The genetics of antithrombin
Authors: Corral, Javier; Eugenia de la Morena-Barrio, Maria; Vicente, Vicente
Antithrombin is a key endogenous anticoagulant whose deficiency constitutes a strong risk factor for thrombosis. The study of antithrombin deficiency has generated excellent, and in some cases, surprising results that may be extrapolated to other thrombophilia and genetic disorders. Routine diagnosis of antithrombin deficiency is based on functional assays. Few specialized laboratories also perform genetic analysis, even though nowadays it is a simple, fast and cheap process that generates relevant information with clinical usefulness. Molecular analysis of SERPINC1, the gene encoding antithrombin, has been restricted so far to cases with confirmed or familial antithrombin deficiency. However, some pathogenic mutations are not detected by current functional methods and other gene defects may have functional consequences only observed under specific conditions. Thus, molecular analysis may be the best method to identify antithrombin deficiency. Up to 80% of patients with antithrombin deficiency have SERPINC1 gene defects, mostly (90% of the 315 gene defects described so far) point mutations or small deletions or insertions affecting the 7 exons or flanking regions. The description of new SERPINC1 gene defects may reveal new residues with functional or structural relevance and new mechanisms causing deficiency of this endogenous anticoagulant. Moreover, other genes and mechanisms may also be involved in antithrombin deficiency. Thus, disorders of N-glycosylation explain up to 5% of cases with antithrombin deficiency. However, there are still up to 10-15% of cases with antithrombin deficiency of unknown cause, whose study may reveal new genes and mechanisms involved in thrombosis.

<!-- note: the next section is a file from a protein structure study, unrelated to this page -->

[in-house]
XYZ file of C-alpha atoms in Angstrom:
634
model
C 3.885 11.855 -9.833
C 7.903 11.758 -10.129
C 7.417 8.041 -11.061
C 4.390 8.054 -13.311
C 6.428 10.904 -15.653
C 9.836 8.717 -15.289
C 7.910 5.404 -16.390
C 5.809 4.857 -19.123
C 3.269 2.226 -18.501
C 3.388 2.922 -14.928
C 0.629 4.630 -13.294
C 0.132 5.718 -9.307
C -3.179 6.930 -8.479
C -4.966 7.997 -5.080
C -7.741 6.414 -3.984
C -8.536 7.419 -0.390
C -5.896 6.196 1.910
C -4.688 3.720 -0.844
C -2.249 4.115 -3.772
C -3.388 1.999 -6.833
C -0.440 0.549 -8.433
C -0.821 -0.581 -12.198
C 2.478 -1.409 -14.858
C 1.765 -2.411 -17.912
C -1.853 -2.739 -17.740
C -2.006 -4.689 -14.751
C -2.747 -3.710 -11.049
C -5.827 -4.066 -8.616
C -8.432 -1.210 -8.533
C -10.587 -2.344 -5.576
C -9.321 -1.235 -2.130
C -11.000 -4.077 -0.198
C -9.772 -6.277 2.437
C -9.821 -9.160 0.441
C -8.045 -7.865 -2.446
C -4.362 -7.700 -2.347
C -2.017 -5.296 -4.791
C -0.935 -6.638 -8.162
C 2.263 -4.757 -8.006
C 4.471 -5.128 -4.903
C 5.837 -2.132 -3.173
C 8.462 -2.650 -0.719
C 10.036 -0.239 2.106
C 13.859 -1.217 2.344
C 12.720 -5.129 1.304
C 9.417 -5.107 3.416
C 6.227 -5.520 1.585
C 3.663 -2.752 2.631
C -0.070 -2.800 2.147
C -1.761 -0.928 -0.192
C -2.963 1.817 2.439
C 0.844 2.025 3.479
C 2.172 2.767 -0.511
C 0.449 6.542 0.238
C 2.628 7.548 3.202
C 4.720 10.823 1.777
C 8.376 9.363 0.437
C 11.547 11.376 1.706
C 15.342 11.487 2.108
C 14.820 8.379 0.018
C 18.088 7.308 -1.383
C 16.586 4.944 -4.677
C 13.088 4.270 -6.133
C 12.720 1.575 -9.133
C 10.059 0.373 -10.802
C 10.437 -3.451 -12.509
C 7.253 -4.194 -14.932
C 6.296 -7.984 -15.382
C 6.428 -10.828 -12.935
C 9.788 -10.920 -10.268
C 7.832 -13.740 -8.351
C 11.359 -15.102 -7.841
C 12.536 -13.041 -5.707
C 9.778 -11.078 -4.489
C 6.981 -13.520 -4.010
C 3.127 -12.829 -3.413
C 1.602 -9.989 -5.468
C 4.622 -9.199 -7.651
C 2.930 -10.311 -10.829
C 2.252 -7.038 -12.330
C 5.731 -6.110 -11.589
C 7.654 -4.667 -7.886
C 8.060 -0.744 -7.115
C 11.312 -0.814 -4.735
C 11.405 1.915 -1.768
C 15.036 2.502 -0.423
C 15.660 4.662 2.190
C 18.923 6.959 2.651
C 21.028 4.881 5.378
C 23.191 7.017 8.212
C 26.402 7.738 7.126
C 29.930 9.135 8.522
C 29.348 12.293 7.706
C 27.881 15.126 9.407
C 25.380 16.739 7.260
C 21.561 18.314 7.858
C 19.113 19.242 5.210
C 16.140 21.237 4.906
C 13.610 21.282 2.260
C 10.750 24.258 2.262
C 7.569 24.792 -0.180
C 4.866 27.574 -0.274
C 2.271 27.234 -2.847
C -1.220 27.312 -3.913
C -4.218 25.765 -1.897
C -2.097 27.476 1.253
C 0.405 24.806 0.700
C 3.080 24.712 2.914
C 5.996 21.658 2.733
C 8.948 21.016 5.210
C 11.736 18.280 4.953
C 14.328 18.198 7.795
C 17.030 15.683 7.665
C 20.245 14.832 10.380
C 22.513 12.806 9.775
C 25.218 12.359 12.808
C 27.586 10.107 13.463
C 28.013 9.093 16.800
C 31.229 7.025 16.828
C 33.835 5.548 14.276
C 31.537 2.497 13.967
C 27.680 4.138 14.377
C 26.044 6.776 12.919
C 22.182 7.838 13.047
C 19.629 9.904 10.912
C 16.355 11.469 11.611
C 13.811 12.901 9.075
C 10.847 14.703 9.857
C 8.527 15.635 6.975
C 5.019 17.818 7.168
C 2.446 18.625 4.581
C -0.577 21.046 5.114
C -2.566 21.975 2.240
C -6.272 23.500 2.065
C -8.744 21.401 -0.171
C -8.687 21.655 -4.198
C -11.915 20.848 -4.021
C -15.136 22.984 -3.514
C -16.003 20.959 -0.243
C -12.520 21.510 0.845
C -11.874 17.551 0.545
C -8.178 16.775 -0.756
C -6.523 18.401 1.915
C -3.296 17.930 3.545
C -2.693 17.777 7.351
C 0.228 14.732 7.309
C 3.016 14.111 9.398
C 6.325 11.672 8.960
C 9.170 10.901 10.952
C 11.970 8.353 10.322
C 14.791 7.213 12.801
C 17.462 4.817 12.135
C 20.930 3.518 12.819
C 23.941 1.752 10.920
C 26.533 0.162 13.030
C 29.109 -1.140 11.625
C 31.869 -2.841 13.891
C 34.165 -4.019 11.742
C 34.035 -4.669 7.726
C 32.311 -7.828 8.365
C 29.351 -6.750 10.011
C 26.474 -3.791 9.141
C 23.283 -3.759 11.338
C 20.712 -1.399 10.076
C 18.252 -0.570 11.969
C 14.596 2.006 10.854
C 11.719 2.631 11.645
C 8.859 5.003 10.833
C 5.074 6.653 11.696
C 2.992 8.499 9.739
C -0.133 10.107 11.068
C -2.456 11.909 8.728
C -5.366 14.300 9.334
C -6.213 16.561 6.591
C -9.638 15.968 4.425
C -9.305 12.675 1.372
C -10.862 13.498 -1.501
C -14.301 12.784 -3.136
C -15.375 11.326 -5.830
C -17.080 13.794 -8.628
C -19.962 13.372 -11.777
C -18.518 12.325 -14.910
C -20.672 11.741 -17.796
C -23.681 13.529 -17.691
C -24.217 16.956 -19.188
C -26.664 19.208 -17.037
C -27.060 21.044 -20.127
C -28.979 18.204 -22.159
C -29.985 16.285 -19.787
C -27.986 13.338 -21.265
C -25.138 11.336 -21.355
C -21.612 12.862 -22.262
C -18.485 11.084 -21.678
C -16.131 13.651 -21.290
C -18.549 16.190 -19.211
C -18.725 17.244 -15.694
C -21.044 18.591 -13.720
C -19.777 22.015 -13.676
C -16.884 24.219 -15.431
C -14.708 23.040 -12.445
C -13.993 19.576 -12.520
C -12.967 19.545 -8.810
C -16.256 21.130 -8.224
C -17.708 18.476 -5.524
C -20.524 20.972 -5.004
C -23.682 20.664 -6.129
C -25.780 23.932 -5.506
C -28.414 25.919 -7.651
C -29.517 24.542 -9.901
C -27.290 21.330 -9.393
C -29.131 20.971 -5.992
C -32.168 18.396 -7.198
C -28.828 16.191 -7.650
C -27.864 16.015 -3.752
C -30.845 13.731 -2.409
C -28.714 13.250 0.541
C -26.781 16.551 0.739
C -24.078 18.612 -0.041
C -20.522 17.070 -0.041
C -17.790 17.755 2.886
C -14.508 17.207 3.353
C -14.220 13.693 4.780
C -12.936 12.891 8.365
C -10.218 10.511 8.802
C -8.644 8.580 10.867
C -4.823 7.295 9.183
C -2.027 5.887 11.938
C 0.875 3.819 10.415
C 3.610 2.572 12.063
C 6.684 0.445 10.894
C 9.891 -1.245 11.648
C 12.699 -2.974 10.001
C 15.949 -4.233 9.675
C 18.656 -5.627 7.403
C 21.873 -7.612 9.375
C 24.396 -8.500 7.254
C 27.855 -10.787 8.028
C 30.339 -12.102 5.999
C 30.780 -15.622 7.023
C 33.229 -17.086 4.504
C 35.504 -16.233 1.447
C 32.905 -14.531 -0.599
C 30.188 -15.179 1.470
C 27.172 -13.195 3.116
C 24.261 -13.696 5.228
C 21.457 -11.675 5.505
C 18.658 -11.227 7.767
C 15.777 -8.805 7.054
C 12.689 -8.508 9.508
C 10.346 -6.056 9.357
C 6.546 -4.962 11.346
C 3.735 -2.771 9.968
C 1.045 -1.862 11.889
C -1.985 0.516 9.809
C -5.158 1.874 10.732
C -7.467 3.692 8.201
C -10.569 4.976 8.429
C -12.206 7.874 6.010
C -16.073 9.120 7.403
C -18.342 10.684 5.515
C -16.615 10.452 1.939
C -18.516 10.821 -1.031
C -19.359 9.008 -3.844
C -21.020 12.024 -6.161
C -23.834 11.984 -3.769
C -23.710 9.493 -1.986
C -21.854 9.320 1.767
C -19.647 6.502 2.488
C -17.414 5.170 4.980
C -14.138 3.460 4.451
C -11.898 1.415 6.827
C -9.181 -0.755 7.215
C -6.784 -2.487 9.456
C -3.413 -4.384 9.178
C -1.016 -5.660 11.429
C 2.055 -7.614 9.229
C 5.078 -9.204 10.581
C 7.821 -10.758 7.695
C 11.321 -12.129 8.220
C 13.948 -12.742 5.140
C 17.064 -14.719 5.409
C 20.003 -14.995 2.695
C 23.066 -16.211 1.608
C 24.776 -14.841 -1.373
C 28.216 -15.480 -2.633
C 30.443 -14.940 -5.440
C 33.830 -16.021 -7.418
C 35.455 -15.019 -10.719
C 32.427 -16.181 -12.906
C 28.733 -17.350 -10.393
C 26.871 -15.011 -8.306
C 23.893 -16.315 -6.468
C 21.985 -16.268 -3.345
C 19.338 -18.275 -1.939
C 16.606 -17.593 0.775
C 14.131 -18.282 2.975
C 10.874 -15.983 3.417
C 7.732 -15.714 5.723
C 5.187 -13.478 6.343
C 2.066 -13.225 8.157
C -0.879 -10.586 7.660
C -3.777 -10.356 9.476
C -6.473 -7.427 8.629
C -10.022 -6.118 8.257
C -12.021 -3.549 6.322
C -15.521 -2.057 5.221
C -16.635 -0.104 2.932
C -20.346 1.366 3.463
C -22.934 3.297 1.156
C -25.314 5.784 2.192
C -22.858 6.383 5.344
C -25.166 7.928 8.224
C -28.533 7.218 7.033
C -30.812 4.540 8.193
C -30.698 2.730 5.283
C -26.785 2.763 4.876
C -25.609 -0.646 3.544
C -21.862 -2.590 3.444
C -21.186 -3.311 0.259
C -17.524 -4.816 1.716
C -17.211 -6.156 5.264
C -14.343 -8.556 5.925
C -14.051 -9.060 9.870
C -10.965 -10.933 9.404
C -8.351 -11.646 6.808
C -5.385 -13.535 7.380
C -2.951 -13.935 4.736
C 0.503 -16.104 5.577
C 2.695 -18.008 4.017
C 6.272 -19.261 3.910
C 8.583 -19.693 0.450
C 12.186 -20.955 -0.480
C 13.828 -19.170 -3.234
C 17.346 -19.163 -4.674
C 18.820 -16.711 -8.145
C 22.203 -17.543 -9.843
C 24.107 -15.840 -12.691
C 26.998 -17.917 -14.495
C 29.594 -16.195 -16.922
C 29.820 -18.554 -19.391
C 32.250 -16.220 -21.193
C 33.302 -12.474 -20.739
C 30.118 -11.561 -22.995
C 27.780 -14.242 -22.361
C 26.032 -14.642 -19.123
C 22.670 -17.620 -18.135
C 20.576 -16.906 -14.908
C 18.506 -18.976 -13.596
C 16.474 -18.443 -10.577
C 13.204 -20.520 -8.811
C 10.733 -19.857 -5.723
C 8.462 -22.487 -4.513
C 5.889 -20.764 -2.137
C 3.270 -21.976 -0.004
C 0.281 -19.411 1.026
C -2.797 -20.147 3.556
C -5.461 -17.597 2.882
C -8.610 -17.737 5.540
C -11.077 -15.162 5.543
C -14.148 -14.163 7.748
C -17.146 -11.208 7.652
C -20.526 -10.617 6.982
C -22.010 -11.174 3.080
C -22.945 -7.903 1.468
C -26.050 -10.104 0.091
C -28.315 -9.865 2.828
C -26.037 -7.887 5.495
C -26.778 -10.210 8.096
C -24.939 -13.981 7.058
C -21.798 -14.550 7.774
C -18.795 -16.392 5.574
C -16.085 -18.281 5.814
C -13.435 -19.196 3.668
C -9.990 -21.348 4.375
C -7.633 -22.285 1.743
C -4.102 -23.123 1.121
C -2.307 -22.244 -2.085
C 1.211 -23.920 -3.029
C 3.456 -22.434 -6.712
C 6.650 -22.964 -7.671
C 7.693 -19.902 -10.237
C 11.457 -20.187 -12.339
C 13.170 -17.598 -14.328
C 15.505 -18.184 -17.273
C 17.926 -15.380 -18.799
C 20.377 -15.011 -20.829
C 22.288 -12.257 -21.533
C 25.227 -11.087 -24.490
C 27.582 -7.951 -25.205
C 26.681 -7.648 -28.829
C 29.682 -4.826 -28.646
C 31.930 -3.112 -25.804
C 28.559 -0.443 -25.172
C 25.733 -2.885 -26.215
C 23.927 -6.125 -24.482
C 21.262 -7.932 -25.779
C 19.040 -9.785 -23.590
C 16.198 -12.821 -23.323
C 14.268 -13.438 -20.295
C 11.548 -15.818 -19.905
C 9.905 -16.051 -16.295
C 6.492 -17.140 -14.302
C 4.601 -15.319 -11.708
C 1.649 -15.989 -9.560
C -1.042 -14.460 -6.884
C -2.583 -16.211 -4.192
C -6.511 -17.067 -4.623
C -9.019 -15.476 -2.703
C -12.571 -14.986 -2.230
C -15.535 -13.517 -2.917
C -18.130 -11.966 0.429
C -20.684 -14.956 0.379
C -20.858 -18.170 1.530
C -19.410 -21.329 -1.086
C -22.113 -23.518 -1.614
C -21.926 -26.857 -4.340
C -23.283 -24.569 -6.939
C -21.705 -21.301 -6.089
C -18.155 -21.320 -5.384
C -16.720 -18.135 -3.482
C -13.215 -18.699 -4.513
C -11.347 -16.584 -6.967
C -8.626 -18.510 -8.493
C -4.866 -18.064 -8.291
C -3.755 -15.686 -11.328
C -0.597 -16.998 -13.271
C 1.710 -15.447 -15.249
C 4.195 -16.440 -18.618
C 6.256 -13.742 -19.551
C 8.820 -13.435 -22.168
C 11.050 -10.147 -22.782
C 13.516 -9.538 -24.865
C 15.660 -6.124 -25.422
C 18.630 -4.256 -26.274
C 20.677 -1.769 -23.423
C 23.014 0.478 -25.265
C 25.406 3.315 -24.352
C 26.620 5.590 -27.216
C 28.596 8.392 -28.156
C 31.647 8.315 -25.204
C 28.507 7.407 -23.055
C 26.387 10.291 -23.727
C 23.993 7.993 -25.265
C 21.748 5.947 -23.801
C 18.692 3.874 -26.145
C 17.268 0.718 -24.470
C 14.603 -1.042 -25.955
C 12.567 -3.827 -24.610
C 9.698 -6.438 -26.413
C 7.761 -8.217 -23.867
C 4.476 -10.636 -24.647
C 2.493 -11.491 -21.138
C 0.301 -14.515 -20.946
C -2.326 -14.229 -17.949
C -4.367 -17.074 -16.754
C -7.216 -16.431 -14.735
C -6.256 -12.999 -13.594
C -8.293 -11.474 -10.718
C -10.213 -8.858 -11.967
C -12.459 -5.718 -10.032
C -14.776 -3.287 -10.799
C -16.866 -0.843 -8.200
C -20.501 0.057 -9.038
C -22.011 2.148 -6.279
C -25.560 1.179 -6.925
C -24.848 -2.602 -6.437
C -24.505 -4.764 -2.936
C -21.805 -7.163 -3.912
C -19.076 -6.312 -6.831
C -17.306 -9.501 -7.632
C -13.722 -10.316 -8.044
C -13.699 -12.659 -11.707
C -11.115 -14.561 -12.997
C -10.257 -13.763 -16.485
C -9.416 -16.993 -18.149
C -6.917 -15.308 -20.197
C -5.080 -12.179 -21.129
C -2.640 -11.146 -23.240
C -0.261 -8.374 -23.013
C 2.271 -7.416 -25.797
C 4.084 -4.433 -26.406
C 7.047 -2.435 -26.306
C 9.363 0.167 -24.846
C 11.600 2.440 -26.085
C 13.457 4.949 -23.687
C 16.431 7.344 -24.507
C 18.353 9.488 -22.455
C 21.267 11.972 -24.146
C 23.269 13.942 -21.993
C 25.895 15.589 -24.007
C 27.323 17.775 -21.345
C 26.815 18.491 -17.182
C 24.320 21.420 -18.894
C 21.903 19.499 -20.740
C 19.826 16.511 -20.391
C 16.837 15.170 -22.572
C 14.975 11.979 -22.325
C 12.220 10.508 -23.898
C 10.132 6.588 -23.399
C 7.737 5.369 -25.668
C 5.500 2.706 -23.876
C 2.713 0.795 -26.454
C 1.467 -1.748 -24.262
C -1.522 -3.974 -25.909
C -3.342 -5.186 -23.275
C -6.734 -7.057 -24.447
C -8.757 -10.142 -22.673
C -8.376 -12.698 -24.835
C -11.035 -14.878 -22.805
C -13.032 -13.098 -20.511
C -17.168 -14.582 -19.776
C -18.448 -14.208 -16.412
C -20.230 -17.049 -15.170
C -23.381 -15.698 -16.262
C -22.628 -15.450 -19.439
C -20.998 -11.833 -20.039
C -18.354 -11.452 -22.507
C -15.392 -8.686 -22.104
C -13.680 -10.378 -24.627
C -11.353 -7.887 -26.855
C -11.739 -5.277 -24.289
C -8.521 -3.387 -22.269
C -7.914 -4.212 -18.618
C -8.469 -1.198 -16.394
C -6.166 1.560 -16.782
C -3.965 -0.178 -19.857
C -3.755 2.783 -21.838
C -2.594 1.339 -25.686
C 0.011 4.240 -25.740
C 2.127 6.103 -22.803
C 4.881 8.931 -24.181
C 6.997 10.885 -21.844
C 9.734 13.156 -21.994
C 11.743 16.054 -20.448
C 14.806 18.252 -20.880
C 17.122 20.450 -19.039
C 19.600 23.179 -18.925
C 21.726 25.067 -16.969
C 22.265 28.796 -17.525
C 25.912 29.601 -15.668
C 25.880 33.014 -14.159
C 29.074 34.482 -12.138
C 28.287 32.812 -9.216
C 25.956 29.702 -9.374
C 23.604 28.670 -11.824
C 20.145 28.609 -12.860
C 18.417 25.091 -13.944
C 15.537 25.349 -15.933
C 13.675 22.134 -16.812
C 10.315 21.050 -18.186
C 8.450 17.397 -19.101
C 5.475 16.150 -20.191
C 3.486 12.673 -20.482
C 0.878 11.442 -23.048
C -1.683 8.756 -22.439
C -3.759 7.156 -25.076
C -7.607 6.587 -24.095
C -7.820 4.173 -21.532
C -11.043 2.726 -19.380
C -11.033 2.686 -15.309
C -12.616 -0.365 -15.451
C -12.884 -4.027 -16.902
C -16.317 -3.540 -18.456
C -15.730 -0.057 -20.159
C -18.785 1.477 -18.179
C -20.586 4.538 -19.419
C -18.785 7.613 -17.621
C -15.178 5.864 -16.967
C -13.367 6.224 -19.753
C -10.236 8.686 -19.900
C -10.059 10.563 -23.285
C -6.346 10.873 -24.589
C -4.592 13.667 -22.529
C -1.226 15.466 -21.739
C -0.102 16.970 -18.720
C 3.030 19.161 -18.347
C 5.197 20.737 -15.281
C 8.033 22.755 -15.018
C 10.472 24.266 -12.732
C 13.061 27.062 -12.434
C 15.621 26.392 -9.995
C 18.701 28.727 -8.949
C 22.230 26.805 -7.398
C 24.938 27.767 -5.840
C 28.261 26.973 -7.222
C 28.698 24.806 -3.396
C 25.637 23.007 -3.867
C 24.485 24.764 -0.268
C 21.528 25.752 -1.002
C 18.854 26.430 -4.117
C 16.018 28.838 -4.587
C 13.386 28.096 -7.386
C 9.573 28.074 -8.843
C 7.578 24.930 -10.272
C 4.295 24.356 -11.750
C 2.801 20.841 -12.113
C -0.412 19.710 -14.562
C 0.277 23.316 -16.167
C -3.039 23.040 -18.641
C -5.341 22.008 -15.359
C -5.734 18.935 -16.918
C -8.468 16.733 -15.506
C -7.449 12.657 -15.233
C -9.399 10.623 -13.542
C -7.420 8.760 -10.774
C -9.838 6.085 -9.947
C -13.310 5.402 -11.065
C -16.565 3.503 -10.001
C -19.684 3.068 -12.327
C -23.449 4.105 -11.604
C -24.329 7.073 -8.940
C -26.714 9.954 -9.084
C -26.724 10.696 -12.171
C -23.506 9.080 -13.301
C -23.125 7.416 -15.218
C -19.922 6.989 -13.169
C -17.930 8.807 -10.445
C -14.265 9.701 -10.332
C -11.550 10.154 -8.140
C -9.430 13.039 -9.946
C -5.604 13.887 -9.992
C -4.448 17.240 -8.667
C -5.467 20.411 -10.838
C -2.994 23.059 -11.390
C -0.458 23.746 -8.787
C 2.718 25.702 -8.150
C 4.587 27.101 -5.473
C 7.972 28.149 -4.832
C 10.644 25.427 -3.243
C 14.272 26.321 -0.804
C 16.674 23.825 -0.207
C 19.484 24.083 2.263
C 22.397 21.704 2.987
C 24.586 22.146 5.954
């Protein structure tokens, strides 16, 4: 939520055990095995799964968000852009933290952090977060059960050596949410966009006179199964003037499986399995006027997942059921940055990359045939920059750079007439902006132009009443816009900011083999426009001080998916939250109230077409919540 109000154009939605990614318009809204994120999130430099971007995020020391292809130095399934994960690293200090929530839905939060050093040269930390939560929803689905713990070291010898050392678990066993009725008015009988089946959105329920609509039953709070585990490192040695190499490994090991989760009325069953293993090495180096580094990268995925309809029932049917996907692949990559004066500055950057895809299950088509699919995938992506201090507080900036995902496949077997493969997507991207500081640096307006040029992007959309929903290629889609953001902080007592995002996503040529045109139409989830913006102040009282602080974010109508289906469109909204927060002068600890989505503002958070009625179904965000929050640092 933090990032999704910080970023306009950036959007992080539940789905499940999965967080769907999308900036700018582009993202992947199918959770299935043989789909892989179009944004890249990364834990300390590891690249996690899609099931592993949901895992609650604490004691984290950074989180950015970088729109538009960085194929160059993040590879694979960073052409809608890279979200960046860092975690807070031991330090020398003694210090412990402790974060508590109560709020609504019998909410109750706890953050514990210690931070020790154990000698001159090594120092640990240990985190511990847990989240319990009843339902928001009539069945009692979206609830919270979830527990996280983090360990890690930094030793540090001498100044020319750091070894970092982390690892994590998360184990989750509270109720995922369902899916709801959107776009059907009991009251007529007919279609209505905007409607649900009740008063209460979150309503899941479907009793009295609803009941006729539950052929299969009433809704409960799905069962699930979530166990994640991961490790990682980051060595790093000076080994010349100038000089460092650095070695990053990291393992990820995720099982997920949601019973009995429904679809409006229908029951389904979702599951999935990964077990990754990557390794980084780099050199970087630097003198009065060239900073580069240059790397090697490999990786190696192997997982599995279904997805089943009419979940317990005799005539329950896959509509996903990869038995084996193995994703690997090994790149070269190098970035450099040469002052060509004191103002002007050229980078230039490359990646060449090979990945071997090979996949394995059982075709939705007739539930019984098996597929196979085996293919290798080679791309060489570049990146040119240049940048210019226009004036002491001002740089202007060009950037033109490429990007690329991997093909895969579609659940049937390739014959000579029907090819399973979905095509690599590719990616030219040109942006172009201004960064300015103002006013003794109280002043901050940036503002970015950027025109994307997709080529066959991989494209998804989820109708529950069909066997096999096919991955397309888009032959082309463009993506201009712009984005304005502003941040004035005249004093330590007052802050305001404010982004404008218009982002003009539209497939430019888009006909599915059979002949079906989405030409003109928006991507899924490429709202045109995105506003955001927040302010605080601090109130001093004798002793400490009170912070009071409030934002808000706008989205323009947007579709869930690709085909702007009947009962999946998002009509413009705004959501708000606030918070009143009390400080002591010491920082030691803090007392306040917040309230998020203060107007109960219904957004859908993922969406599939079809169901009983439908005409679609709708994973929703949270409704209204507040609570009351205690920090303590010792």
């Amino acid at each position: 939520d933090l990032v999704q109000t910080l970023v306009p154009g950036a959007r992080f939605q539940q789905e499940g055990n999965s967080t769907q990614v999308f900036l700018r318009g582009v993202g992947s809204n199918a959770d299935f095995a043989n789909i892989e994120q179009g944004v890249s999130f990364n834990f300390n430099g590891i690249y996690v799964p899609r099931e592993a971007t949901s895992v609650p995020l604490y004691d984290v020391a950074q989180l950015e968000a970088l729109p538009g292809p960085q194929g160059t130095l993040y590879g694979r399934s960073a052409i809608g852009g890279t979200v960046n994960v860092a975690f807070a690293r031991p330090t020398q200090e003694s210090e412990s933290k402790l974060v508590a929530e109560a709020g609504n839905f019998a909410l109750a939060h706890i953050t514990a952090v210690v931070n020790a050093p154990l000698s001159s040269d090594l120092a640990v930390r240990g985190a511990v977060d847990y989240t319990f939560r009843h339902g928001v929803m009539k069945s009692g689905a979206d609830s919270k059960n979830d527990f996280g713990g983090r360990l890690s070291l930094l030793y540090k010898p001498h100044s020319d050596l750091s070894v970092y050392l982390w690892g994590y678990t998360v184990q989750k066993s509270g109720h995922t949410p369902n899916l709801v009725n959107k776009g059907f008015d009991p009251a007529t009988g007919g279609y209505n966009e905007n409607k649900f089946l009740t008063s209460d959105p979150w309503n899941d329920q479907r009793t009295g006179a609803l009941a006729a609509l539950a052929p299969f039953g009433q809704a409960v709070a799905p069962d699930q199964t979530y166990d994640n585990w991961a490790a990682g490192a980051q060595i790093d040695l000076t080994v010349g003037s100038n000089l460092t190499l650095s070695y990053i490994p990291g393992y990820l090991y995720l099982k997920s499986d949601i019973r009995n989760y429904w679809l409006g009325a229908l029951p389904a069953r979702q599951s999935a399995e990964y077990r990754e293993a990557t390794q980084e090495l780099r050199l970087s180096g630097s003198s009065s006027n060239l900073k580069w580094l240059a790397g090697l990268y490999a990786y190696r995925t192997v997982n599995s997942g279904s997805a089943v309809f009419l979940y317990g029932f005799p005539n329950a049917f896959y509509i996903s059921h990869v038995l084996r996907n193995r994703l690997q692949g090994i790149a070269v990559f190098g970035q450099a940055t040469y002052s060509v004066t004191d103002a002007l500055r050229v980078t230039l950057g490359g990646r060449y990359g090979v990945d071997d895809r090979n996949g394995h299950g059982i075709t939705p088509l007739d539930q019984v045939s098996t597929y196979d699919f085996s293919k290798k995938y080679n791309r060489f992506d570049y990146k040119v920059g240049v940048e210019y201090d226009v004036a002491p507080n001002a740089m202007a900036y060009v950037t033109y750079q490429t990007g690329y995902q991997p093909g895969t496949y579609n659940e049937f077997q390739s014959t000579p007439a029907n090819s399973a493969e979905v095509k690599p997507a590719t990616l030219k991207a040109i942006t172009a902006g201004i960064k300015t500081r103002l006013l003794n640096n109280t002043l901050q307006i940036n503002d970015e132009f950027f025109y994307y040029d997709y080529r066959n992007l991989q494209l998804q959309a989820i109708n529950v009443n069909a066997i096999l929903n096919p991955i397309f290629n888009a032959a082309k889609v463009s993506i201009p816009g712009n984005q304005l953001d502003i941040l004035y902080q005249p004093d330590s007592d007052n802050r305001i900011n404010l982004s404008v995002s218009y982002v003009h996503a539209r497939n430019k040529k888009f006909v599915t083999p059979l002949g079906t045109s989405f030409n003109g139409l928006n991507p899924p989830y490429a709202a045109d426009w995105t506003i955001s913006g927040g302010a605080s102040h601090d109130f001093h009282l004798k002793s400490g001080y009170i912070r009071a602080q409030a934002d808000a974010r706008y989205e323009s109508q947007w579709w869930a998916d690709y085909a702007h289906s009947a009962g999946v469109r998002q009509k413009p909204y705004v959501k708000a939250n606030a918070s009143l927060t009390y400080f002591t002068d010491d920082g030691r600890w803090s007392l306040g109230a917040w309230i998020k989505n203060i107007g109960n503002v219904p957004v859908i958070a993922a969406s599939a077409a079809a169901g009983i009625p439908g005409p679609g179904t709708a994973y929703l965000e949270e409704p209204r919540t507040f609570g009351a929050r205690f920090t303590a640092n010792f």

Molecular networks in Dahl salt-sensitive hypertension based on transcriptome analysis of a panel of consomic rats
Authors: Liang, Mingyu; Lee, Norman H.; Wang, Hongying; Greene, Andrew S.; Kwitek, Anne E.; Kaldunski, Mary L.; Luu, Truong V.; Frank, Bryan C.; Bugenhagen, Scott; Jacob, Howard J.; Cowley, Allen W., Jr.
The Dahl salt-sensitive (SS) rat is a widely used model of human salt-sensitive hypertension and renal injury. We studied the molecular networks that underlie the complex disease phenotypes in the SS model, using a design that involved two consomic rat strains that were protected from salt-induced hypertension and one that was not protected. Substitution of Brown Norway (BN) chromosome 13 or 18, but not 20, into the SS genome was found to significantly attenuate salt-induced hypertension and albuminuria. Gene expression profiles were examined in the kidneys of SS and consomic SS-13(BN), SS-18(BN), and SS-20(BN) rats with a total of 240 cDNA microarrays. The substituted chromosome was overrepresented in genes differentially expressed between a consomic strain and SS rats on a 0.4% salt diet. F5, Serpinc1, Slc19a2, and genes represented by three other expressed sequence tags ( ESTs), which are located on chromosome 13, were found to be differentially expressed between SS-13(BN) and all other strains examined. Likewise, Acaa2, B4galt6, Colec12, Hsd17b4, and five other ESTs located on chromosome 18 exhibited expression patterns unique to SS-18(BN). On exposure to a 4% salt diet, there were 184 ESTs in the renal cortex and 346 in the renal medulla for which SS-13(BN) and SS-18(BN) shared one expression pattern, while SS and SS-20(BN) shared another, mirroring the phenotypic segregation among the four strains. Molecular networks that might contribute to the development of Dahl salt-sensitive hypertension and albuminuria were constructed with an approach that merged biological knowledge-driven analysis and data-driven Bayesian probabilistic analysis.